DARPA takes aim at lighter optics

Program to leverage new production techniques for military optics gear

If a new research program is successful, warfighters may soon be using lighter optics gear such as night vision lenses and laser communications equipment.

According to the Defense Advanced Research Projects Agency, which launched the initiative, while the last several decades have seen the size and weight of many electronic systems go down through miniaturization, the same thing hasn’t happened with optics. Optical systems’ digital components might have gotten smaller, but the lenses themselves haven’t changed much over the years.

DARPA wants to change this through a program to create new ways to manufacture lenses to greatly reduce their size and weight. This would have a major impact on a variety of military systems such as laser target designators, night vision gear and laser-based communications systems.

The Manufacturable Gradient Index Optics (M-GRIN) program takes advantage of recent advances in how lenses are designed and manufactured. It will use advanced modeling techniques to quickly develop and test new types of lenses from a range of materials, such as polymers, for better performance across the spectrum.

“In the past century, every component of an optical system has become lighter and smaller, except the optics,” Stefanie Tompkins, M-GRIN program manager, said in a DARPA statement. “The impact of smaller, lighter optics on anything used to focus light, from contact lenses and corneal implants to lasers and solar arrays would be enormous.”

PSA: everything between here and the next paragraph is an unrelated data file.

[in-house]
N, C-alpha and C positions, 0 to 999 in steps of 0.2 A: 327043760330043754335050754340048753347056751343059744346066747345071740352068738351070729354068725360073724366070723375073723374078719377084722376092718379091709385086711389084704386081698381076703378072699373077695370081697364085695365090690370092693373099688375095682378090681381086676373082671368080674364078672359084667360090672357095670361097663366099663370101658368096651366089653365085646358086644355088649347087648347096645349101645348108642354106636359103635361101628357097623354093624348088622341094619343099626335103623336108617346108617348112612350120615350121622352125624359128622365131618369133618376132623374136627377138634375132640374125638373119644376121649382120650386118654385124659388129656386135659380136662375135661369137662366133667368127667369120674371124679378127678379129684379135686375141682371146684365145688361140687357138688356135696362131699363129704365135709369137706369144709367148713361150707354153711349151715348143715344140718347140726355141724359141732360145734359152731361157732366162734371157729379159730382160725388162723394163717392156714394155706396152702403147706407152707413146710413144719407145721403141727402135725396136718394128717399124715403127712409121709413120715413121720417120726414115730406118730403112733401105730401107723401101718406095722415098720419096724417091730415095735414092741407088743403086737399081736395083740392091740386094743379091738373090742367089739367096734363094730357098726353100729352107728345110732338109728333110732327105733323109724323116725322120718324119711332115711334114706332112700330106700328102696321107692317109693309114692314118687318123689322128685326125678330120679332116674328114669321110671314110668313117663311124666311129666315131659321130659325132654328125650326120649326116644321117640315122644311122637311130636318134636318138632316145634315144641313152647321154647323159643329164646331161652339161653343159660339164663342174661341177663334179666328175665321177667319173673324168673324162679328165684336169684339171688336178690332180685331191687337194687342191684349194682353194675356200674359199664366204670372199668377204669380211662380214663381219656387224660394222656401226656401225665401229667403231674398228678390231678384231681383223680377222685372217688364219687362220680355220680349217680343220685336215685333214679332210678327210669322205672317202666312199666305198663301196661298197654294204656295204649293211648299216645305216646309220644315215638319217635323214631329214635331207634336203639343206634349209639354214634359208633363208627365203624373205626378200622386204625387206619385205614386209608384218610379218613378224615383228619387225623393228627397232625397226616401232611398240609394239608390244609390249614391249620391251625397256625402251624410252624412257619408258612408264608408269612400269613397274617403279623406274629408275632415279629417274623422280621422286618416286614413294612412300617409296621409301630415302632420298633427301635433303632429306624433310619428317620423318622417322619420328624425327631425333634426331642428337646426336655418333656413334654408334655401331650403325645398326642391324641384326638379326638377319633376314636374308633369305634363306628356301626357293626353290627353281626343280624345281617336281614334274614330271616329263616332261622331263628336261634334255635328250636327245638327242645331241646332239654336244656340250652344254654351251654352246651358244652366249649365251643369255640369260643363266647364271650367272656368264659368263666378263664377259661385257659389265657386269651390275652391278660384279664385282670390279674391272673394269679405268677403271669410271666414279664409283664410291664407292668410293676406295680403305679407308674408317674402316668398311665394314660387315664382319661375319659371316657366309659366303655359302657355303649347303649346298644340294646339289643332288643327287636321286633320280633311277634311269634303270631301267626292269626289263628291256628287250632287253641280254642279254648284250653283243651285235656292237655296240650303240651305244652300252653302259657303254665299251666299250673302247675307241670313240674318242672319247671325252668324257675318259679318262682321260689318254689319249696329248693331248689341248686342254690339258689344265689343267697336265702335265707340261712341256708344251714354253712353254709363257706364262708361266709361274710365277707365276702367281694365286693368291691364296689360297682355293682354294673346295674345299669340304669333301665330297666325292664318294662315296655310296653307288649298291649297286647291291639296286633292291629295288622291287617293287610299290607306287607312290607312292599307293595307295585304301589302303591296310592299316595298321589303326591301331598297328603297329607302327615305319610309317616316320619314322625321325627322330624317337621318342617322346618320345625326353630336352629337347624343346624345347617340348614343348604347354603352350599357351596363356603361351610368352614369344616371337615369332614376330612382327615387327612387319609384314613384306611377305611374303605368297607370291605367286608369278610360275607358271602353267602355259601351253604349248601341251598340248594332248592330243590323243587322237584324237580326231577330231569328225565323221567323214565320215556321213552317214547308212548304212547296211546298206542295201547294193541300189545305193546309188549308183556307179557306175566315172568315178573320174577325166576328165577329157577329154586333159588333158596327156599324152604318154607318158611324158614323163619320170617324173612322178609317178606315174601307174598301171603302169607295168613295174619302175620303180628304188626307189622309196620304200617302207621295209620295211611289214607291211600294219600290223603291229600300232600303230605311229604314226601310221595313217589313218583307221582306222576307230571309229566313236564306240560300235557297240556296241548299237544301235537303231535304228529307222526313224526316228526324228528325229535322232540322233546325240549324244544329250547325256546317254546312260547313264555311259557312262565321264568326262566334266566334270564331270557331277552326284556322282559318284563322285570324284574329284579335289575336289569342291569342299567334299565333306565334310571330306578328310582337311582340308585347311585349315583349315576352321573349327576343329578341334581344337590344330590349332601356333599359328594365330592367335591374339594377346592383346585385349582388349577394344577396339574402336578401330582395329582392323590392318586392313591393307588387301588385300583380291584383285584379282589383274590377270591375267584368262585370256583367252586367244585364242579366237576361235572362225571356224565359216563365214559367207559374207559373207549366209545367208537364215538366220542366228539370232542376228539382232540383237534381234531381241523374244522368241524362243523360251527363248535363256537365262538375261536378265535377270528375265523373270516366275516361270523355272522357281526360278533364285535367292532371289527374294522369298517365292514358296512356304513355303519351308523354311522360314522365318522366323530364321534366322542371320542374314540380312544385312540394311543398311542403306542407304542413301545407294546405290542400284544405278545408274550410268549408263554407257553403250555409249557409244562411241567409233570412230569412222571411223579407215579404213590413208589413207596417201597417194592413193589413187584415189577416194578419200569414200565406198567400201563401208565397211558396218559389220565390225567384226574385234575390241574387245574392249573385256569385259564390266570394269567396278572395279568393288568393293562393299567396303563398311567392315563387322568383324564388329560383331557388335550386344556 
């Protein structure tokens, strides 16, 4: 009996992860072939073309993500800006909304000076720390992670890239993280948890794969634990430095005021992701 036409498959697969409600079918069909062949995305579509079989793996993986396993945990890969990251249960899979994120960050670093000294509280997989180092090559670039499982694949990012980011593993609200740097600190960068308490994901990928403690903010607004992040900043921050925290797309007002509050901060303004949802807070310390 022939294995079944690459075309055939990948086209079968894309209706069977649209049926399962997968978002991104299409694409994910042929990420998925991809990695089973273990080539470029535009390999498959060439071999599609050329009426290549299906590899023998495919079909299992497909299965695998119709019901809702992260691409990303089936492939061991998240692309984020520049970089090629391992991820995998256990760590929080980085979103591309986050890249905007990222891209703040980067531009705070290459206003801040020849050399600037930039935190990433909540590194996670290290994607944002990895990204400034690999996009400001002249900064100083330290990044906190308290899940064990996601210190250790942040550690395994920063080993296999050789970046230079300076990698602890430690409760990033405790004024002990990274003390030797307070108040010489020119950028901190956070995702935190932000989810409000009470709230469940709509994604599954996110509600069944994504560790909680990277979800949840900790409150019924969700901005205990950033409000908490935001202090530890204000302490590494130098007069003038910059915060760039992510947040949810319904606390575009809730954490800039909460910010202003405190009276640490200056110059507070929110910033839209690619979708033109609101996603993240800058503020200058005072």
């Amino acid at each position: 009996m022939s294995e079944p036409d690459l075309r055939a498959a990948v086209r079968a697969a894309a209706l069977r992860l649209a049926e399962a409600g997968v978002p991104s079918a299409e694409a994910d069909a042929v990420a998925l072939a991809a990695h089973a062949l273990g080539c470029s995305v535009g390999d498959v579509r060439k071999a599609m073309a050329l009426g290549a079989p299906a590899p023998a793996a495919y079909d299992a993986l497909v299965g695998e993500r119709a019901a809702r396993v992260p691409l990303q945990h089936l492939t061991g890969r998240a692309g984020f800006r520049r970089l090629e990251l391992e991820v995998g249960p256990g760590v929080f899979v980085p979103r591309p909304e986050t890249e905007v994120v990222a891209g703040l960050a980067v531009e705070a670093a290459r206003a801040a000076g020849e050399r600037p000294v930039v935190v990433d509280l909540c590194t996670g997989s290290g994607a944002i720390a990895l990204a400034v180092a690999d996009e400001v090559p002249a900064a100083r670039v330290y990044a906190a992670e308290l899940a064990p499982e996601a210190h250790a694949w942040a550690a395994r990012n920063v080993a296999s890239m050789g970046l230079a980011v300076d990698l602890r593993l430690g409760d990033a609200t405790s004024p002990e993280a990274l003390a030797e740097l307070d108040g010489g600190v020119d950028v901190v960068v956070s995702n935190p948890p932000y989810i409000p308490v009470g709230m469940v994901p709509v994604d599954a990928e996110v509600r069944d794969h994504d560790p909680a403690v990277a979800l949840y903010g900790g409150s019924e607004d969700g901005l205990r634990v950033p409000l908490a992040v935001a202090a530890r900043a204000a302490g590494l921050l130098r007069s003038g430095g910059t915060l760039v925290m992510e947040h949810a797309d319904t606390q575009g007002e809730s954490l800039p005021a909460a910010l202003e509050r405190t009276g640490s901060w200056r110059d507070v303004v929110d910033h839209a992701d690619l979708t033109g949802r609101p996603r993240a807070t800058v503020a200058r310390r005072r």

One advantage of the new manufacturing technologies is that optics can now be shaped to fit a system, rather than making the system conform to the optics, which results in reduced size, weight and assembly costs. She noted that the capability allows the manufacture of a few custom lenses at any time during a high-volume production run without increasing unit cost.

M-GRIN will allow developers to rapidly design, prototype and test new systems throughout the development process. Additionally, DARPA officials noted that the tools developed for the new optics process with push research of GRIN lens design and fabrication methods into new areas.

The program’s first phase began in September 2010 and will conduct its preliminary design reviews in the next month on two challenge areas: wide field-of-view solar concentrators and lightweight night vision goggles. This first phase emphasizes technology development and seeks to expand the range of GRIN lens materials and to extend commercial design tools to accommodate M-Grin lenses, DARPA officials said. Future work will emphasize manufacturability, with the goal of reaching low rate initial production by September 2013, they said.

About the Author

Henry Kenyon is a contributing writer for Defense Systems.

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